• The Astros added experience to their bullpen in picking up Joe Smith (3-0, 3.33 ERA in 59 appearances in 2017) and former closer Hector Rondon (4-1, 4.24 ERA in 61 games in 2017). Rondon had 77 saves for the Cubs in 2014-2016 and may be here to give the Astros another option at the end of games.
  • First option closer Ken Giles is back after a strong regular season (2.30 ERA and 34 saves) and a crash and burn playoffs (11.74 ERA with a 2.217 WHIP). Was it nerves? Was it the “playoff” baseballs that hurt slider pitchers? He has something to prove in 2018.
  • Will Harris was solid in 2017, but a step down from his outstanding 2015 and 2016 seasons. The Astros are hoping he can avoid the injury bug that slowed him in 2017.
  • How will manager A. J. Hinch use his potential multi-inning weapons out of the pen – Peacock, McHugh and Chris Devenski? Will any of these three float towards a late inning, single inning set-up man? Will any of them be used in “tandem” situations like those faced in the playoffs where they might throw 3 or 4 innings to close out games? It will strengthen the Astros’ bullpen if Peacock can stay out of the rotation for the year.
  • Tony Sipp – will Tony come back from two lost seasons where he was relegated to non-leveraged situations?

Predictions for the 2018 Astros

The Astros all-World offense may regress a tad, but the starting pitching should be stronger and the bullpen has the potential for improvement also. How many wins they hit may depend on how many wins they need and how much they rest their veterans down the stretch.

2018 Prediction – 103-59 and heading deep in the playoffs again.


108 comments on “2018 Astros: A preview of the defending MLB champions

  1. 2nd game of the year….don’t panic!! I’m more nervous about McCullers pitching tomorrow than Keuchel’s, start tonight. BUT…..the bases loaded *TWICE* and getting no one home, is not acceptable.


    • one of the reason we did so well last year was the ability to wait on the right pitch. Guys look like they can’t wait to swing at the pitch no matter where it is. It’s obvious we can hit a fast ball but the breaking stuff and off speed is another story. let’s hope we adjust. That’s two games with the bases loaded twice and nothing to show. I believe we’re better than that. Where’s that new guy, “Ted”?


  2. Skyped with my son in Australia tonight so just finished watching this game at warp speed which was the best way to watch it I guess. Looks like they are going to keep throwing us breaking pitches and changeups until we show we can do something with it.
    Oh well, tomorrow is another day and they need to do a better job.


    • So far, their pitchers have been able to throw junk for strikes consistently, while ours have not. That’s one of the problems of focusing so heavily on ‘spin’ – higher rates of spin are harder to control and command. Their best hitters [Andrus, Beltre, and Choo] have also been doing a good job of laying off the breaking stuff and making solid contact with the pitch they want. [Of course, since we are in their park, I suspect they are also stealing our signs, so it helps that they always know exactly what’s coming].


  3. Encouraging things from our first loss of the year:

    1. we got a hit – a double no less – from our DH, who is notoriously a painfully slow starter;

    2. we got an RBI double from Max Stassi – a guy that I wasn’t counting on for any offensive help at all.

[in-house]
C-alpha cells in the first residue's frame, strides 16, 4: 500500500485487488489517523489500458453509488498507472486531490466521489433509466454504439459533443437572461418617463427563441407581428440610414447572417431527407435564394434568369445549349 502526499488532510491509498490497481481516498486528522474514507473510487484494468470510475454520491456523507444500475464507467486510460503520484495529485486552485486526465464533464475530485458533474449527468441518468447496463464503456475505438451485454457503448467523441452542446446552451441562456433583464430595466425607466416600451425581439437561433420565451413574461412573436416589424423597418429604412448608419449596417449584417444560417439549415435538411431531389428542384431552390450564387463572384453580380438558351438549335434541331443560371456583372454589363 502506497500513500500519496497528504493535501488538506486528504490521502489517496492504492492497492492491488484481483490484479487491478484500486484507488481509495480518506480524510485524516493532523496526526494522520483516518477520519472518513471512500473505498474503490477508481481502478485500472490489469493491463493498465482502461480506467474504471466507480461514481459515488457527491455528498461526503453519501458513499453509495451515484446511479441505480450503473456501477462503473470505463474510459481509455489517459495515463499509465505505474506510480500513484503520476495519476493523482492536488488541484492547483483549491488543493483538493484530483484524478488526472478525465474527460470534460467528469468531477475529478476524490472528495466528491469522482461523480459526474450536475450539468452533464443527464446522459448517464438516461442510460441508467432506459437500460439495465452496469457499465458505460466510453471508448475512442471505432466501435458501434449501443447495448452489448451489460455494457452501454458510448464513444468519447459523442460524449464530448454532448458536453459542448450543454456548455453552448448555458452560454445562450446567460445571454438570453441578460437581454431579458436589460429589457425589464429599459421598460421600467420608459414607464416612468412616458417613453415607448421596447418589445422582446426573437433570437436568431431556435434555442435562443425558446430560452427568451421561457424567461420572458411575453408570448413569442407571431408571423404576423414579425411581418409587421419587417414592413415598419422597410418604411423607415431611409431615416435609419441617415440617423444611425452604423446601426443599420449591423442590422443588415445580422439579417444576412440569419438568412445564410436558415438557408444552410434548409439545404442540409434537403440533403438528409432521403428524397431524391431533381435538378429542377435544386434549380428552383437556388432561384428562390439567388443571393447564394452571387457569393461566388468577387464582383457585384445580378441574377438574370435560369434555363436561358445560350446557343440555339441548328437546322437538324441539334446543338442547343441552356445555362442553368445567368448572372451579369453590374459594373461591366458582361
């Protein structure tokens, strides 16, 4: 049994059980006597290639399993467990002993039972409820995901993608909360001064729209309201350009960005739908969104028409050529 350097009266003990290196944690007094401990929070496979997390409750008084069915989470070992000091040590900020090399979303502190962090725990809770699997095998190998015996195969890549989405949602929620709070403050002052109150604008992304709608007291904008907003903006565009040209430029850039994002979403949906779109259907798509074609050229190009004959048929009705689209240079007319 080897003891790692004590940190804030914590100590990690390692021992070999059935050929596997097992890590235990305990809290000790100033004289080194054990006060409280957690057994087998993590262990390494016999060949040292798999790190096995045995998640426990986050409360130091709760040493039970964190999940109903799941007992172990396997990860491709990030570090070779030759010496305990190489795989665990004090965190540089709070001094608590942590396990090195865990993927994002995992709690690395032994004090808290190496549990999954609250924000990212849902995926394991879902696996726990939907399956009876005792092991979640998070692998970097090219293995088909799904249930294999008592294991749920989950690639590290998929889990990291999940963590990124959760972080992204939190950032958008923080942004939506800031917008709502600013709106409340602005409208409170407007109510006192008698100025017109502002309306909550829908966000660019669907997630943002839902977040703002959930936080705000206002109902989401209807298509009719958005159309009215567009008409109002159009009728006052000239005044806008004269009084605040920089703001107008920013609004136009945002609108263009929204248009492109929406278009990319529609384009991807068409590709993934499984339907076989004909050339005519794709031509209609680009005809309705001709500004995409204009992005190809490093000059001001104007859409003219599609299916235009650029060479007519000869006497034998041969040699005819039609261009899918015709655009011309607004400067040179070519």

3. Rondon got his job done without any damage.

    4. We reduced our offensive strikeout number from 13 to 6.

    5. Gurriel is one game closer to returning to the #5 spot in the lineup.

    Okay, we’ve got our ‘we lost to the Rangers’ T-shirt for the year. Enough is enough.


  4. Additional observations about the first two games:

    1. To my chagrin, i think the Texas Rangers baseball club is going to be much, much better than people predicted.
    2. Elvis Andrus is an absolute beast – proving so far to be unstoppable by Astro pitching.
    3. We somehow managed to make Doug Fister look like Corey Kluber for a night.
    4. Adrian Beltre’ may be getting long in the tooth, but he is still playing like he is in his prime.
    5. The Rangers’ bullpen is suddenly looking significantly better than ours.
    6. J.D. Davis and Derek Fisher are wide-eyed schoolboys getting humiliated as the Rangers’ pitching staff schools on how a man’s game is played. I smell AAA.
    7. Alex Bregman is a tremendous athlete but is probably never going to win a gold glove at 3B.
    8. D.K.’s velocity is down yet another tick to start the year, and it does not bode well for him in his ‘walk’ year.
    9. Josh Reddick, we need you.
    10. Our offense will eventually answer the bell for 2018 -but we are probably going to need Gurriel back in the saddle for that to happen.

    Liked by 1 person

      • Dave, I never said the sky is falling. I just recognize that this team has significant flaws as well as amazing strengths, and that right now the flaws are being manipulated masterfully by a worthy opponent. Eventually our offensive powerhouses will find a way to adjust -but unfortunately the smartest and craftiest adjuster on our roster is presently serving a suspension.

        Liked by 1 person

    • Well, Dave, one day when you wake up to the fact that [a] aliens really have abducted Jose Altuve, [b] that a vampire really has shape-shifted into Carlos Correa’s girlfriend and executing a strategy to weaken him by sucking at least two pints of blood out of his neck each day, all the while pretending to be giving him a ‘hickey’, and that [c] Josh Reddick has joined the cast of the walking dead and is being groomed to play a major role in the imminent zombie apocalypse, you’ll thank me for sounding the alarm.

      Til then, could you pass me another beer?

      Liked by 3 people